If I’m going to keep it all straight and make a real person by myself, she told herself silently, Robin has to be in it like anyone else; he can’t get out of it as easily as that. And besides, everyone who remembers at all has bad things to remember along with good things; it would seem very funny to people if all I had for a life I remembered was good things. There have to be some bad things or it looks funny. So keep Robin in, because he was bad and nasty. We went on a picnic, Robin and my mother and me. No, she thought then, shaking her head, if it’s going to be in, it’s all got to be in, right from the beginning, the way things ought to be remembered, so start the remembering right from the beginning of that day, right from the top, and remember it all. No one ever remembers just a bad thing, they remember all around it, all that happened before it and after it, and of course, she told herself consolingly, one bad thing is probably enough, and when they ask you what do you remember that’s bad and nasty you can say Robin, and that will satisfy them. So, she went on silently, I woke up in the morning that day and the sun was shining and the blanket on my bed was blue. There was a green dress hanging on the bottom of my bed and I thought it would look funny with the blue blanket but it didn’t. I heard my mother downstairs and she was saying “A wonderful day for a picnic with my Betsy, a wonderful wonderful day,” and I knew she was saying it to me and saying it on the way upstairs over and over so I would wake up hearing her say it. And then she came in and she was smiling and the sun was shining brightly on her face, and I can’t remember how she looked that morning because of the sun shining on her face. “A wonderful day for my Betsy,” she said, “a wonderful wonderful day for a picnic, let’s go to the bay.” And she came and tickled me and I rolled out of bed and she hit me with the pillow and I was laughing. Then she said “Peanut butter” and ran out of the room, and I said “Jelly,” calling it after her and I put on the green dress and went downstairs and I had oranges and toast for breakfast that morning because it was hot. My mother made peanut butter sandwiches and jelly sandwiches and all the time I was eating my orange she would look at me and say “Peanut butter” and I would look back at her and say “Jelly,” and it was funny because she wanted peanut butter and I wanted jelly and it was funny that two people who loved each other and had the same name liked two different things like that. She made hard-boiled eggs and packed everything in a basket with cookies and a thermos bottle full of lemonade and then my mother said “Let’s take your poor old Robin along with us, Betsy, my girl. Because poor old Robin is lonesome and he is Elizabeth’s darling,” and I said “Jelly,” and she made a face at me and said “Peanut butter, but let’s take him anyway.”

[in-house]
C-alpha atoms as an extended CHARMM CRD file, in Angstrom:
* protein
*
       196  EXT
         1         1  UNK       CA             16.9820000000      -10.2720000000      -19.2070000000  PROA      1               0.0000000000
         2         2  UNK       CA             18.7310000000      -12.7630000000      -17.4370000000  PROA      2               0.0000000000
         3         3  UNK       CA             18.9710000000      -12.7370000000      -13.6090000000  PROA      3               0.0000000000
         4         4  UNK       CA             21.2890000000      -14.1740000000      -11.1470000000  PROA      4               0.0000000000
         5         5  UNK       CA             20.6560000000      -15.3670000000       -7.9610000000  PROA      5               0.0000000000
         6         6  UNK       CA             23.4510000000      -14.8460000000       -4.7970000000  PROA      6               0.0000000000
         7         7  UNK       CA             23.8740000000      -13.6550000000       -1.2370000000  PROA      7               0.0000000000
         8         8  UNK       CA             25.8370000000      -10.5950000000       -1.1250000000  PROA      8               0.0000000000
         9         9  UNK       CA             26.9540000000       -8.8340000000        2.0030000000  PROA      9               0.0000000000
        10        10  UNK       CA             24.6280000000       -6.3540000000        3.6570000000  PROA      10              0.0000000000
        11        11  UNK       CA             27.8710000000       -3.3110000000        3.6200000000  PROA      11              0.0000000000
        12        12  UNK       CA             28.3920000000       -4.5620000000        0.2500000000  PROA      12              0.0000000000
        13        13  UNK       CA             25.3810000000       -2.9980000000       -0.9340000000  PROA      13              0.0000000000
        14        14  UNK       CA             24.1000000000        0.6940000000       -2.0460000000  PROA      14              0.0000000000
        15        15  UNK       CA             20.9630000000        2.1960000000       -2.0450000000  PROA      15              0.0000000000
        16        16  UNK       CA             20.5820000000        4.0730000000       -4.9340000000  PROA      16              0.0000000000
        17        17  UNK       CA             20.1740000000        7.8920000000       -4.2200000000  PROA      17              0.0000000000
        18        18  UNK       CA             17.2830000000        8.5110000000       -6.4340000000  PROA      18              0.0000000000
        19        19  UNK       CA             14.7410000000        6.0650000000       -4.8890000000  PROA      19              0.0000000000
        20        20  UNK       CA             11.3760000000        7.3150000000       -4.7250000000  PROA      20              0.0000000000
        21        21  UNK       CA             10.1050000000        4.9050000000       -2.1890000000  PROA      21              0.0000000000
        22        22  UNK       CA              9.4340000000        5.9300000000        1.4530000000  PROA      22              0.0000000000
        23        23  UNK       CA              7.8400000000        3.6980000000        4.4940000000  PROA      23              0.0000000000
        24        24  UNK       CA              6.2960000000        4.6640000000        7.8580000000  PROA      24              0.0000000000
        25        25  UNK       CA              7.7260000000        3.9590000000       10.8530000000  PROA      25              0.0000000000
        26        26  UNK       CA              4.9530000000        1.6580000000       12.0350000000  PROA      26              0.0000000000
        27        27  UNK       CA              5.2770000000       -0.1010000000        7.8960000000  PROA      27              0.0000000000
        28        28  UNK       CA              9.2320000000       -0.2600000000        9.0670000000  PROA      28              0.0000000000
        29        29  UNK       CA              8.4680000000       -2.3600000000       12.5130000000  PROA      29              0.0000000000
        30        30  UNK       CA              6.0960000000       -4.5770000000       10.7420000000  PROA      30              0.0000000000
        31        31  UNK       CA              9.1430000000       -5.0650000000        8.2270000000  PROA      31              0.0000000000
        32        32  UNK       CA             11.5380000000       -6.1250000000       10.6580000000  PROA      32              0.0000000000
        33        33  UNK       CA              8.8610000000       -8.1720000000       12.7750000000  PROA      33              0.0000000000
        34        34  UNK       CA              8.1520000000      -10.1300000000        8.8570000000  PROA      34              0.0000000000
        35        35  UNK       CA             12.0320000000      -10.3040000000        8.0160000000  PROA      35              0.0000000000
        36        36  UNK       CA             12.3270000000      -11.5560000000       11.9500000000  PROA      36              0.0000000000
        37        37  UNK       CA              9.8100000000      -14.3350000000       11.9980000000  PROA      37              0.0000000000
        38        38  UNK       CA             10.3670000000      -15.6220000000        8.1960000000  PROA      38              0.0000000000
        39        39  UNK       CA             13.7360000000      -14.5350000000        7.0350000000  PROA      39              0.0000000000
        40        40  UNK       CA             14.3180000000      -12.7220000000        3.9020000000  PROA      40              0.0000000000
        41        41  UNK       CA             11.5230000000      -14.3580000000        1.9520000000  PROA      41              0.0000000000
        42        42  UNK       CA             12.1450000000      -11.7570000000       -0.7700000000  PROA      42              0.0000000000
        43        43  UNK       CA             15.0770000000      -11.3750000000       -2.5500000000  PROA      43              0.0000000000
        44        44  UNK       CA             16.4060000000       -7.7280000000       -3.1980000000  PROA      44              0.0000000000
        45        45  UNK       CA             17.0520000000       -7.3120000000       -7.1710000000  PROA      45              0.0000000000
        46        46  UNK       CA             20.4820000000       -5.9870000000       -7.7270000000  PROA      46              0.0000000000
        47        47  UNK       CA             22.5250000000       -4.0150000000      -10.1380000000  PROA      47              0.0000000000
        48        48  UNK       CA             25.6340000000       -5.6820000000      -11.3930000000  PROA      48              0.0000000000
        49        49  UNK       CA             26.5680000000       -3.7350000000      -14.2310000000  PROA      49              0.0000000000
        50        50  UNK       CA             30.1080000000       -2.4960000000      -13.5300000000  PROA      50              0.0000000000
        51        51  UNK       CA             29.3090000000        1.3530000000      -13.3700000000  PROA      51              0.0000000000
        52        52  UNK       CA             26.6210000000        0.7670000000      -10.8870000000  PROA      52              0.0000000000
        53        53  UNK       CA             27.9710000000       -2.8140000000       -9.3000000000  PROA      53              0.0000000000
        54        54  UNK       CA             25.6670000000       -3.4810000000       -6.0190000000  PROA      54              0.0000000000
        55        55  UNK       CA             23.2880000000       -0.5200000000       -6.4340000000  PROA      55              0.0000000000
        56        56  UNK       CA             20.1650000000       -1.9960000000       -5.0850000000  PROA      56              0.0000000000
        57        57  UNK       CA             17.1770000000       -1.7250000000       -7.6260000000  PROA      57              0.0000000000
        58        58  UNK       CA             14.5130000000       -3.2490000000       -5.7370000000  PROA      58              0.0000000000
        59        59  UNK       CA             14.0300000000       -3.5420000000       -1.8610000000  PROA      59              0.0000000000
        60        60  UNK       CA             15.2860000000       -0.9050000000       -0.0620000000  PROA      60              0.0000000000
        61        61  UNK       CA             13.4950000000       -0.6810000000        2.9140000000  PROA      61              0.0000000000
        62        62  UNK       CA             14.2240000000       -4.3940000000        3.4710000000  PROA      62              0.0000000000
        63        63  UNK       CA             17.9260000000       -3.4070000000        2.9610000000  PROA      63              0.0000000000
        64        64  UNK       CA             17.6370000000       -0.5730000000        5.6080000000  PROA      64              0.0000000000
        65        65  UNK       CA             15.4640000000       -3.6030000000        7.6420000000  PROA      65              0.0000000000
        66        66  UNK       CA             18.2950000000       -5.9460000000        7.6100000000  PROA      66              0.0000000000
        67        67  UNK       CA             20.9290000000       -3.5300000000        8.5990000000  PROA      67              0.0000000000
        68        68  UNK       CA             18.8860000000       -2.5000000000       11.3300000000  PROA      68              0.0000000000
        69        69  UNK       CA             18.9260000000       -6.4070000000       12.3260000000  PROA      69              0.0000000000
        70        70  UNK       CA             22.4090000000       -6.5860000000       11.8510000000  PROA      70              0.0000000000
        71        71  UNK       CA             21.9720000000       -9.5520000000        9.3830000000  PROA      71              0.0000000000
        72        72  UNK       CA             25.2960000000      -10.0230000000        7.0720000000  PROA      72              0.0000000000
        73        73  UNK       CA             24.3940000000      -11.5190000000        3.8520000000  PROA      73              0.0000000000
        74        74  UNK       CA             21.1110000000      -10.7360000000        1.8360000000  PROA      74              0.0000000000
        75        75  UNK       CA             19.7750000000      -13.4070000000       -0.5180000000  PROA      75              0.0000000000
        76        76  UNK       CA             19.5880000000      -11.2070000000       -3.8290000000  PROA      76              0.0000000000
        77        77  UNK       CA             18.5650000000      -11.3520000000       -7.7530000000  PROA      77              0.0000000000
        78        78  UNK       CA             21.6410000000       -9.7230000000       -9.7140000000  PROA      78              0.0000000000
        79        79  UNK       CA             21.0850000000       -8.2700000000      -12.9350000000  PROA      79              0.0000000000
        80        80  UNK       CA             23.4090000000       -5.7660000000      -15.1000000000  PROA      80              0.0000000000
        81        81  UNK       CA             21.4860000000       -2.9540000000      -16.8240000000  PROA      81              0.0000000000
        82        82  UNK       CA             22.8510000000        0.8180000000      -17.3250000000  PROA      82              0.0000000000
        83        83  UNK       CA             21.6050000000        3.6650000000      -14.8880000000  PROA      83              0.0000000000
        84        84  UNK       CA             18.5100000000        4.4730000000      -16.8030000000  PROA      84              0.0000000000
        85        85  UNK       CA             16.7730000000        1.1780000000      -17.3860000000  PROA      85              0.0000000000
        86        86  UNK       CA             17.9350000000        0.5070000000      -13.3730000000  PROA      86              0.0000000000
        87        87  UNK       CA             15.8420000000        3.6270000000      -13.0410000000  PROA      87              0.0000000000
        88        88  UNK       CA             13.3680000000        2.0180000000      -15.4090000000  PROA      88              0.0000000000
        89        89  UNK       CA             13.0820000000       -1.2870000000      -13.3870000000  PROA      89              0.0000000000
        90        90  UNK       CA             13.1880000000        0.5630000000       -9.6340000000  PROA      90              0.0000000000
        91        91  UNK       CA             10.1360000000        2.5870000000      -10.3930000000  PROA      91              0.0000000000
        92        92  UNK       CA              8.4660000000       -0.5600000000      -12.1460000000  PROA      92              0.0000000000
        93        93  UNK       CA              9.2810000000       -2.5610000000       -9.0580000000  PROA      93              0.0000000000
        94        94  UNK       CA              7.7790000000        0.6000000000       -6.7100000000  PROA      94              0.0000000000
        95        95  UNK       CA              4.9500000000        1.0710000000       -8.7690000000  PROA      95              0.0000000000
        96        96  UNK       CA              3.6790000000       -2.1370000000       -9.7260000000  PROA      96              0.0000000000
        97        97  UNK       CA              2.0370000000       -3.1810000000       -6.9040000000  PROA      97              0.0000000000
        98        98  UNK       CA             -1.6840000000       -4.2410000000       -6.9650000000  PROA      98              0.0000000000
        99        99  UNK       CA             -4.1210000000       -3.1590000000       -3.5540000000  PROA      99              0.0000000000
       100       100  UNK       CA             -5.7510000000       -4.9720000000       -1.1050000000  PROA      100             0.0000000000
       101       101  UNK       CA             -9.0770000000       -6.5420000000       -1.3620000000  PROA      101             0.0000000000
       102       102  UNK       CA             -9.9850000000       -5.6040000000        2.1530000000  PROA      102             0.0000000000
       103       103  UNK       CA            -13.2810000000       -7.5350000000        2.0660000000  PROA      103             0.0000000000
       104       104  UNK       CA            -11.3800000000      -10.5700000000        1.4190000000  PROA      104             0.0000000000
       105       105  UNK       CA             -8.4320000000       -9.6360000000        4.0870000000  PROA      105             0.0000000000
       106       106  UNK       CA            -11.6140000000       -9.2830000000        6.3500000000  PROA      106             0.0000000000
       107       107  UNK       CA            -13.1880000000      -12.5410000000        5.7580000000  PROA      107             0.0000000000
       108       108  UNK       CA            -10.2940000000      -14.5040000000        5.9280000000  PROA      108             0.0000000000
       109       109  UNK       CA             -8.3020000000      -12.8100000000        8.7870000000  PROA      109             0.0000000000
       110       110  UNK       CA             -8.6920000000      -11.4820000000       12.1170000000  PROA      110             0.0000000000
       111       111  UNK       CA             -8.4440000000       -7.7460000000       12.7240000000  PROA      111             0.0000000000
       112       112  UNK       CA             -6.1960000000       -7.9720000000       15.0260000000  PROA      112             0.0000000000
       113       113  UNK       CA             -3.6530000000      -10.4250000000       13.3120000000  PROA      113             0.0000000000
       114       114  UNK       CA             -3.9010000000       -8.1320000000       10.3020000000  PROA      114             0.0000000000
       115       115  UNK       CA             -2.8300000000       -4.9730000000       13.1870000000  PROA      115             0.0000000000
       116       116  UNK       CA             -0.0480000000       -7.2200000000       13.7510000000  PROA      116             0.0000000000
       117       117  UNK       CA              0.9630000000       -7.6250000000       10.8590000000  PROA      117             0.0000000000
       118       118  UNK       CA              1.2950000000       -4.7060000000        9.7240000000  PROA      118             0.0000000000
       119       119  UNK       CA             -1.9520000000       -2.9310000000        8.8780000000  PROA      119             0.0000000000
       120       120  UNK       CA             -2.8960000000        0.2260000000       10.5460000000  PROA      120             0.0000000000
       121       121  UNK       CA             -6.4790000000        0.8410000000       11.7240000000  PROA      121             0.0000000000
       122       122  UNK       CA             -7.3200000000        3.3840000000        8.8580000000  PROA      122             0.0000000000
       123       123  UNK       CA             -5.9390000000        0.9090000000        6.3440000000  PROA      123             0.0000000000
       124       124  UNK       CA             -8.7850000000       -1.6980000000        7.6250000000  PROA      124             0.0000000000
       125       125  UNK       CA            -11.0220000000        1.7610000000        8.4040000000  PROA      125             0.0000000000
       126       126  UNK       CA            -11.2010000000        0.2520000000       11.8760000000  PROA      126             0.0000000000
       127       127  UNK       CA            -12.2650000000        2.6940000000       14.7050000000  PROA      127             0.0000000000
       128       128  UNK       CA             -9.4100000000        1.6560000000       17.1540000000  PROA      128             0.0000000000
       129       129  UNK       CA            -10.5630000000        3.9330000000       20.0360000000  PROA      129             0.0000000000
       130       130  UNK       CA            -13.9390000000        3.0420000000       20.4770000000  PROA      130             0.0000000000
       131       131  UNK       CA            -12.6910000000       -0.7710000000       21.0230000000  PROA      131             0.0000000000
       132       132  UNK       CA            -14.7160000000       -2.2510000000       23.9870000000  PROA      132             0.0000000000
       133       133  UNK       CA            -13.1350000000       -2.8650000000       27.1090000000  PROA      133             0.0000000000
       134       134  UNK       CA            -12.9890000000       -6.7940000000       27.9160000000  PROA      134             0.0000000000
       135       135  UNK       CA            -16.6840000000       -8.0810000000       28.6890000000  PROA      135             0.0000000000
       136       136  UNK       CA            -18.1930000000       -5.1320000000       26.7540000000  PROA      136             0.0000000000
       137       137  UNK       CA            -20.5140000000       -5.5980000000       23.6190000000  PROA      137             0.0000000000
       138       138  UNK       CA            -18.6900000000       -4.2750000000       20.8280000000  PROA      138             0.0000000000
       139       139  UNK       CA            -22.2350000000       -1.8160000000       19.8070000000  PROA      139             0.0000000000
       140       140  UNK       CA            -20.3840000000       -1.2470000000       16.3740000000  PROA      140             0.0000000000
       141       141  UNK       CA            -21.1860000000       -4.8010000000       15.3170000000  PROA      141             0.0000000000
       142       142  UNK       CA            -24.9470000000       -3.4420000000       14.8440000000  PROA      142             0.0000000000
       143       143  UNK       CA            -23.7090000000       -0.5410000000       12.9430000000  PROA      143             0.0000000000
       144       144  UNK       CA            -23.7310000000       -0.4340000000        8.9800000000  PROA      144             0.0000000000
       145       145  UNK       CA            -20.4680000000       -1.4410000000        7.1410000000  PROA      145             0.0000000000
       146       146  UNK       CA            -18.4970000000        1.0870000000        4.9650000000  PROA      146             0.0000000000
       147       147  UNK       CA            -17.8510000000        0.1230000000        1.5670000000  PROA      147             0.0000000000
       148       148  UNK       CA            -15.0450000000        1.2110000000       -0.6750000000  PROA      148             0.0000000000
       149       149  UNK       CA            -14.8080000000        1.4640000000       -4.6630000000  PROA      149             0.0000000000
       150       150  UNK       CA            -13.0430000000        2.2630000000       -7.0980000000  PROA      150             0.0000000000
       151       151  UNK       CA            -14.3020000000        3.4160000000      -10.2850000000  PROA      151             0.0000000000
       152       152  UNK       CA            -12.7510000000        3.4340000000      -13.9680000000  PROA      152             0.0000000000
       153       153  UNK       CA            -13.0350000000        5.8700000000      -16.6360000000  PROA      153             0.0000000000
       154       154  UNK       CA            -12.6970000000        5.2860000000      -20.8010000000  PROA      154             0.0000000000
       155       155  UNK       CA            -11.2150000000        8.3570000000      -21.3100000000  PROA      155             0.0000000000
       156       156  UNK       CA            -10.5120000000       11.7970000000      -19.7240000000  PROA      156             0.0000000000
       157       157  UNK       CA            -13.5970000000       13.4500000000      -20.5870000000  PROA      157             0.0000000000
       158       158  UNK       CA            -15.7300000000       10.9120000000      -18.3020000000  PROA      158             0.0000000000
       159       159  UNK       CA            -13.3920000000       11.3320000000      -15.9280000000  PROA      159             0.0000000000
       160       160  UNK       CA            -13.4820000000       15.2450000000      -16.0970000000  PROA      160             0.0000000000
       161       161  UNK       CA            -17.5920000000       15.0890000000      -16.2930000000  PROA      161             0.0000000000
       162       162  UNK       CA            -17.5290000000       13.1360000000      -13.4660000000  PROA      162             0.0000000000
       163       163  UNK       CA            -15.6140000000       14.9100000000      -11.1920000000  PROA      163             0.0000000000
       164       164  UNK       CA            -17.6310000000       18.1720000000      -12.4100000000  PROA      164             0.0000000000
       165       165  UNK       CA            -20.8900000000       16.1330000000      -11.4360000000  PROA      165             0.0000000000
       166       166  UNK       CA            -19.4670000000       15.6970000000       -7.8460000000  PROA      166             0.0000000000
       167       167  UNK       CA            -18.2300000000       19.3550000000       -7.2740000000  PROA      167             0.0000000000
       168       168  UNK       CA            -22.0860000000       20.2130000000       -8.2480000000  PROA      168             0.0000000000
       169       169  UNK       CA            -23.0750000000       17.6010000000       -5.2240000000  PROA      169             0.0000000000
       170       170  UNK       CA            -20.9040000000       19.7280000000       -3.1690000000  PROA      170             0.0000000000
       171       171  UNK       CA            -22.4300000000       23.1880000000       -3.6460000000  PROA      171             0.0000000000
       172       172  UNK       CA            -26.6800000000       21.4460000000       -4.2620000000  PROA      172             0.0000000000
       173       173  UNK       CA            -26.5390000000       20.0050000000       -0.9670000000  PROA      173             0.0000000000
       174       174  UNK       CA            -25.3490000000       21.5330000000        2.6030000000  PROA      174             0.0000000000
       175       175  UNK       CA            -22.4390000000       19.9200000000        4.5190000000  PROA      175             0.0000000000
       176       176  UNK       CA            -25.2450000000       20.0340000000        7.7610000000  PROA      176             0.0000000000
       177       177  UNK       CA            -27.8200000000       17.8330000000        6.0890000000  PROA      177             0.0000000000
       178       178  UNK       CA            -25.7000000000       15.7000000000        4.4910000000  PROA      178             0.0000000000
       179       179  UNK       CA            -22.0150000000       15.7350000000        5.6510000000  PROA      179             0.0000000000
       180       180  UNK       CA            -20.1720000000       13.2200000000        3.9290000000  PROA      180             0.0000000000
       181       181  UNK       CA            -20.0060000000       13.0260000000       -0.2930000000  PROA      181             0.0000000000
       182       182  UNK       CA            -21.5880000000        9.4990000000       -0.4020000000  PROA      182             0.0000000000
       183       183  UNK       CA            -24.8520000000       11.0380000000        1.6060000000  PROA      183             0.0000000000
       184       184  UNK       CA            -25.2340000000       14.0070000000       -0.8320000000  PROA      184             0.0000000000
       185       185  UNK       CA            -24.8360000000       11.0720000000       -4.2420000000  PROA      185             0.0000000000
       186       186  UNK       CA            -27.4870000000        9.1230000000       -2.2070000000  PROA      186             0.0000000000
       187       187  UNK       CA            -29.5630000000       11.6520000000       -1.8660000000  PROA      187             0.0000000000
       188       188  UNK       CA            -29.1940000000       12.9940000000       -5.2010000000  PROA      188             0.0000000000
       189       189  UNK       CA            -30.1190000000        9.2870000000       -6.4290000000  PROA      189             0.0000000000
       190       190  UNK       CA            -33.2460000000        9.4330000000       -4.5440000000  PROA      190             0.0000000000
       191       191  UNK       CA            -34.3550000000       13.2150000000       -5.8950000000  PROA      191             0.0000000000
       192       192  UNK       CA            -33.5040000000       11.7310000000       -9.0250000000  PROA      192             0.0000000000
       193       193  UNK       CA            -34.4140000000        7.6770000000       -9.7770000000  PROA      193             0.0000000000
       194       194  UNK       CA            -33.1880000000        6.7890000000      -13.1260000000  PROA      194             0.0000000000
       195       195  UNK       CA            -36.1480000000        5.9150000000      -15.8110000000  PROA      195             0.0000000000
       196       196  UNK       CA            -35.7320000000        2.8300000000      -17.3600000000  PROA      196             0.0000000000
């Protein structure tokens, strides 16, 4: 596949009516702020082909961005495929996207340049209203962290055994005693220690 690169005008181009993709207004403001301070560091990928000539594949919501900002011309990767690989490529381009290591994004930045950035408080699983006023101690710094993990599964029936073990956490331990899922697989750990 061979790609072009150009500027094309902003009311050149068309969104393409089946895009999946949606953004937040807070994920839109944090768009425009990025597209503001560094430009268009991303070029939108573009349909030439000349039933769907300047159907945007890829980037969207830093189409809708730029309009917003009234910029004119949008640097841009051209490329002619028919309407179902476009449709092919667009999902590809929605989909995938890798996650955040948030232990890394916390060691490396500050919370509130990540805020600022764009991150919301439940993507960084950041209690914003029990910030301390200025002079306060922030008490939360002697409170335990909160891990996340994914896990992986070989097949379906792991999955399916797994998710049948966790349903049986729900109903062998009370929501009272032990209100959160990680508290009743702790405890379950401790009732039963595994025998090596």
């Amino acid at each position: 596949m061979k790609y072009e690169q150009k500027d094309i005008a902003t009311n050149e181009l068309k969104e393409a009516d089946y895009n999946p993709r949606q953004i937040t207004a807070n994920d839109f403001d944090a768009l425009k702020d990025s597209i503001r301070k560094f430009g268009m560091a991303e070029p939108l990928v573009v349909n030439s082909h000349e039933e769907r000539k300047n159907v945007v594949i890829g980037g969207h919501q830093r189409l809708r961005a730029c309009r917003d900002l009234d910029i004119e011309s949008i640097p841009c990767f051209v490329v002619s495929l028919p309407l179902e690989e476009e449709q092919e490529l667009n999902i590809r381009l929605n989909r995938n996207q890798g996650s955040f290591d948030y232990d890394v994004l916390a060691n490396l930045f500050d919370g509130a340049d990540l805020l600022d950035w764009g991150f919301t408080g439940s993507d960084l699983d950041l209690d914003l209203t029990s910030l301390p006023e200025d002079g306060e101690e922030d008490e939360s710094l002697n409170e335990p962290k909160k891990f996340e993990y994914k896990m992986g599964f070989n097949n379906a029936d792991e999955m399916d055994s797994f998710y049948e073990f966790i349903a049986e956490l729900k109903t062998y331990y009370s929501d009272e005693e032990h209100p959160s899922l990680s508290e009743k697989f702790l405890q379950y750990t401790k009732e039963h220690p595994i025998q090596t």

I pretended to throw a hard-boiled egg at my mother but she went anyway and telephoned Robin and told him to come right away and we took our bathing suits. Robin and my mother and Betsy went on the streetcar out to the bay and my mother and Betsy put on their bathing suits and Robin put on his bathing suit and the water was warm and whenever Betsy splashed at my mother Robin splashed at Betsy and he said “Betsy is a mean mean girl” and the sun was bright and there was no one anywhere around. Robin and my mother and Betsy ate the hard-boiled eggs and the peanut butter sandwiches and when Betsy said “Jelly” my mother said “Betsy, must you tease all the time?” and everyone lay down on the beach in the sun. Then my mother said, “Betsy, my nuisance, go down along the beach and collect seventy-three shells all the prettiest you can find, and we will be sirens and make them into a crown for our Robin.” Betsy went down the beach and gathered shells, and she was all alone, not even strangers near her, and the water on one side and the beach on the other side and the rocks beyond, and she was singing, “I love coffee, I love tea, I love Betsy and Betsy loves me,” and matching shells because she was the sea-king’s daughter and she was gathering the eyes of drowned sailors to ransom her love from the sea-king’s prison in the rocks. There was an empty popcorn box, and it was a coral chest where she put her jewels, and the two rocks were her throne, and when she sang the waves came running up to her feet, and she was shipwrecked, and living alone on an island, and the empty popcorn box was washed up on the shore, and inside it she found corn to plant, and a hammer to build a house. She made plates and pots out of sand, and baked them in the sun, and overhead she had a roof of seaweed and it kept out the sun. The rocks were her signal tower, to light a fire for passing ships. Pirates came by, and captured her, and the rocks were the cabin of the pirate ship where they kept the gold, and they sank a merchant ship and made all the shells walk the plank, and the popcorn box was full of emeralds and pearls. Then Betsy stood up suddenly, feeling cold, and the shells fell out of her lap and the rocks were rocks again and the sand was only scuffed and piled instead of plates and growing corn and there were no drowned sailors in the bay. “I stayed away too long,” Betsy thought, and she gathered up her shells in the popcorn box and walked fast, because she was cold, and she heard Robin saying, “Leave the damn kid with Morgen next time.”